Powering Ahead with the Northern Powerhouse Plans

Powering Ahead with the Northern Powerhouse Plans

01st February 2017

Back last August we published an article on the Northern Powerhouse and the concerns being felt at the time about what would happen with the Northern Powerhouse post-Brexit.  Some commentators at the time were expressing their worry that plans to boost economic growth in the North of England, especially in the cities of Liverpool, Manchester, Leeds and Sheffield.  As part of the North East business community here at Safety Fabrications, this is a subject that’s close to our hearts so we’ve been awaiting developments with bated breath.

Despite worrying headlines from the Financial Times last year that Theresa May would “pull the plug” on the Northern Powerhouse, last week saw some welcome news for all of us “up North”.  Prime Minister, Theresa May unveiled the new government Industrial Strategy with a promise of £556 million being injected into projects across the North of England.  The investment will be poured into projects like a £20 million hotel and conference centre in Blackpool and the Goole Intermodal Terminal.  Some funding will be earmarked for new flood resilience infrastructure (and about time too, considering the weather patterns we’ve seen in recent years).  There is also a plan for a manufacturing park in Sunderland and South Tyneside. 

The full £556 million (which was announced in the Autumn Statement) will be distributed to the eleven Local Enterprise Partnerships in the Northern Powerhouse region.  The Prime Minister has pledged to overhaul technical education in the UK, boost economic growth and increase productivity – ambitious, perhaps and a little optimistic – but this is the welcome news that we’ve been waiting for in this uncertain, post-Referendum time.  May described the Industrial Strategy as a “critical part of our plan for post-Brexit Britain”.  It’s intended that as we leave the European Union, this should result in Britain once more standing tall on the world stage.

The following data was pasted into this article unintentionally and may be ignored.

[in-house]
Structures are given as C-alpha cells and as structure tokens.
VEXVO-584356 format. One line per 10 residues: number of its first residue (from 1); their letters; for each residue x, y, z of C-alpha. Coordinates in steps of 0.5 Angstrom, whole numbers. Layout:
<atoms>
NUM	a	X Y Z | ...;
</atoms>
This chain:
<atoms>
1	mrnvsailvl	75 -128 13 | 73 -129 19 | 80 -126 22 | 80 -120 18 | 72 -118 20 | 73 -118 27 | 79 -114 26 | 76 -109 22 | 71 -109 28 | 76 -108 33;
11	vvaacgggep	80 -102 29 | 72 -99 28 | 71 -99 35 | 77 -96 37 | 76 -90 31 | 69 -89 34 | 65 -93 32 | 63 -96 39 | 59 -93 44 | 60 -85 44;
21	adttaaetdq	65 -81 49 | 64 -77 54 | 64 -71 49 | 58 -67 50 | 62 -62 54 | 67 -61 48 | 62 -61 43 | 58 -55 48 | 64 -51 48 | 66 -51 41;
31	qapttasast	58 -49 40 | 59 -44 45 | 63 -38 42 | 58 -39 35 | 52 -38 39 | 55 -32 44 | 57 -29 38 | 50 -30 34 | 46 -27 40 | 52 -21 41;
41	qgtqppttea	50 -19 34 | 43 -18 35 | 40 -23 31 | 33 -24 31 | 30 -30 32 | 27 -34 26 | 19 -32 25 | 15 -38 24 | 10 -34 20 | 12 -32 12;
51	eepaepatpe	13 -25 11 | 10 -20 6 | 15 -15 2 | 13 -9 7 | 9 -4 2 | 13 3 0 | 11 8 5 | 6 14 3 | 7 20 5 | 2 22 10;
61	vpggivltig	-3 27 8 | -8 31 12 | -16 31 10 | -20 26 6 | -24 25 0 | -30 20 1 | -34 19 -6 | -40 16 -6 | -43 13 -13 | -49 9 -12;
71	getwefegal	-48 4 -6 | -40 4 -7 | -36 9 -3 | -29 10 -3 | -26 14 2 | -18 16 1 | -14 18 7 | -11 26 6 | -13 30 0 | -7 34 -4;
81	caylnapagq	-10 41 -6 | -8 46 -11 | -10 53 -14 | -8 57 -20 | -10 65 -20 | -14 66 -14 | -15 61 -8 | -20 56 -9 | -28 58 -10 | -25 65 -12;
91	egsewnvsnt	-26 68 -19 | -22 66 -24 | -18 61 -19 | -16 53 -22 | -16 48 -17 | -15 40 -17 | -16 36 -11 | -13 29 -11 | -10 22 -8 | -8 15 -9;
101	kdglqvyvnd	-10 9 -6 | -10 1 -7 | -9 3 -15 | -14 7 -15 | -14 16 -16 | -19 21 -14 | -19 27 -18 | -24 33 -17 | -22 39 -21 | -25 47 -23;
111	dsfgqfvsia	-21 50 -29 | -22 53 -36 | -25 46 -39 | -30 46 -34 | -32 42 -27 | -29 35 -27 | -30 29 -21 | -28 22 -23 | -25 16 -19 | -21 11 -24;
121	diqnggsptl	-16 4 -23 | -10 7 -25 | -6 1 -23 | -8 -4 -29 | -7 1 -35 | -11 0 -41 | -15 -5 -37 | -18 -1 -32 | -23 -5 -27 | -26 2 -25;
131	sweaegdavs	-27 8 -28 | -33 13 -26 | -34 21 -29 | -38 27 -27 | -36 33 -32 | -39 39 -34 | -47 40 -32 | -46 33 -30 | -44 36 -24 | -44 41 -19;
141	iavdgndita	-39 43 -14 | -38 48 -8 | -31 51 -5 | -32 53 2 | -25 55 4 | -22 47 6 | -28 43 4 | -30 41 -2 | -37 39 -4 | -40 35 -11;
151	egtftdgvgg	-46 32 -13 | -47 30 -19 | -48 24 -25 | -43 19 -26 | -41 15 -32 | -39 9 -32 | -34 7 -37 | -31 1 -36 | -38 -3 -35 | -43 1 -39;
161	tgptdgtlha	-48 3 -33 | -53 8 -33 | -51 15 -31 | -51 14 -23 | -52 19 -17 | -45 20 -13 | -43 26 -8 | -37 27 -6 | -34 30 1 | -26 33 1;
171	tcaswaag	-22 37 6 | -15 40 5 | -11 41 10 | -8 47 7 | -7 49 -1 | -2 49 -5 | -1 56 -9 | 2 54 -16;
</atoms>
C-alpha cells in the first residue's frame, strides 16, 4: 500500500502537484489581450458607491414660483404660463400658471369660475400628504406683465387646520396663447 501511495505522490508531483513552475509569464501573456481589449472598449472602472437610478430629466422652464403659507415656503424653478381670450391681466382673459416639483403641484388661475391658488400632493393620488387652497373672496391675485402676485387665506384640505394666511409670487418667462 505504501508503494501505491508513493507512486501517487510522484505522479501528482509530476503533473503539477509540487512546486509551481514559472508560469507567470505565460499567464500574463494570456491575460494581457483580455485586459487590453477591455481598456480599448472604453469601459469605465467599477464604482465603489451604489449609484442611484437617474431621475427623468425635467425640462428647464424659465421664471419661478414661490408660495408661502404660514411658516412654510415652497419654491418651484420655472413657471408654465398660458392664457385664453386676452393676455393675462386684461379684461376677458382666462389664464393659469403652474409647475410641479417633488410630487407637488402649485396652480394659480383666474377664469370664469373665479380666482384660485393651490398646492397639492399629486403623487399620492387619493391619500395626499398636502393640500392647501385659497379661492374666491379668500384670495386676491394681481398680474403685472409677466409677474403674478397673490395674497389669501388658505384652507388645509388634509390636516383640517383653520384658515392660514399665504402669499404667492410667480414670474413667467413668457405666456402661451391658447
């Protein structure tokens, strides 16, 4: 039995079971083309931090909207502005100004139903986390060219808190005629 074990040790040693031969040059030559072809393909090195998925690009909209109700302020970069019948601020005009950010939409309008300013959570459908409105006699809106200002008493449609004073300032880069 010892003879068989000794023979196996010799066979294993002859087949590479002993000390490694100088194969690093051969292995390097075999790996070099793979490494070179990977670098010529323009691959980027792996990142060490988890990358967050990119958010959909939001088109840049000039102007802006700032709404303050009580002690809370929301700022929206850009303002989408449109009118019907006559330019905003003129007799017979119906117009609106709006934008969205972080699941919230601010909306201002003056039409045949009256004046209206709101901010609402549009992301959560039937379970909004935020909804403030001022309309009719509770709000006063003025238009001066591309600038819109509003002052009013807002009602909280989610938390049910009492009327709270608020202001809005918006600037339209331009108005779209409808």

This is a comprehensive, long term plan to bolster the economy here in the UK by recognising the areas that can be developed for business and promoting new environments for business to grow.  Investing in the type of infrastructure which will result in business growth and encourage investment in the areas concerned from the private sector. 

All of this was set out by Theresa May in her Plan for Britain on a visit to the North West.  The Institutes of Technology are due to receive capital funding of £170 million in order to provide a powerful and credible alternative to the academic route into industry.  These Institutes will deliver education in science, technology, engineering and mathematics (known as STEM subjects) so that those who don’t opt for the university route will still get the same opportunities in future as do graduates.  Thousands of our low quality qualifications will be replaced with 15 core “routes” which will be decided according to the requirements of industry..  We need young people with the skills required to do the high-paid, high-skilled jobs of the future so promoting technical education is vital for the country and the economy in the future.

We’ll be bringing you more news in the coming weeks of the government’s plans and how they are likely to shape and affect the construction industry, so watch this space.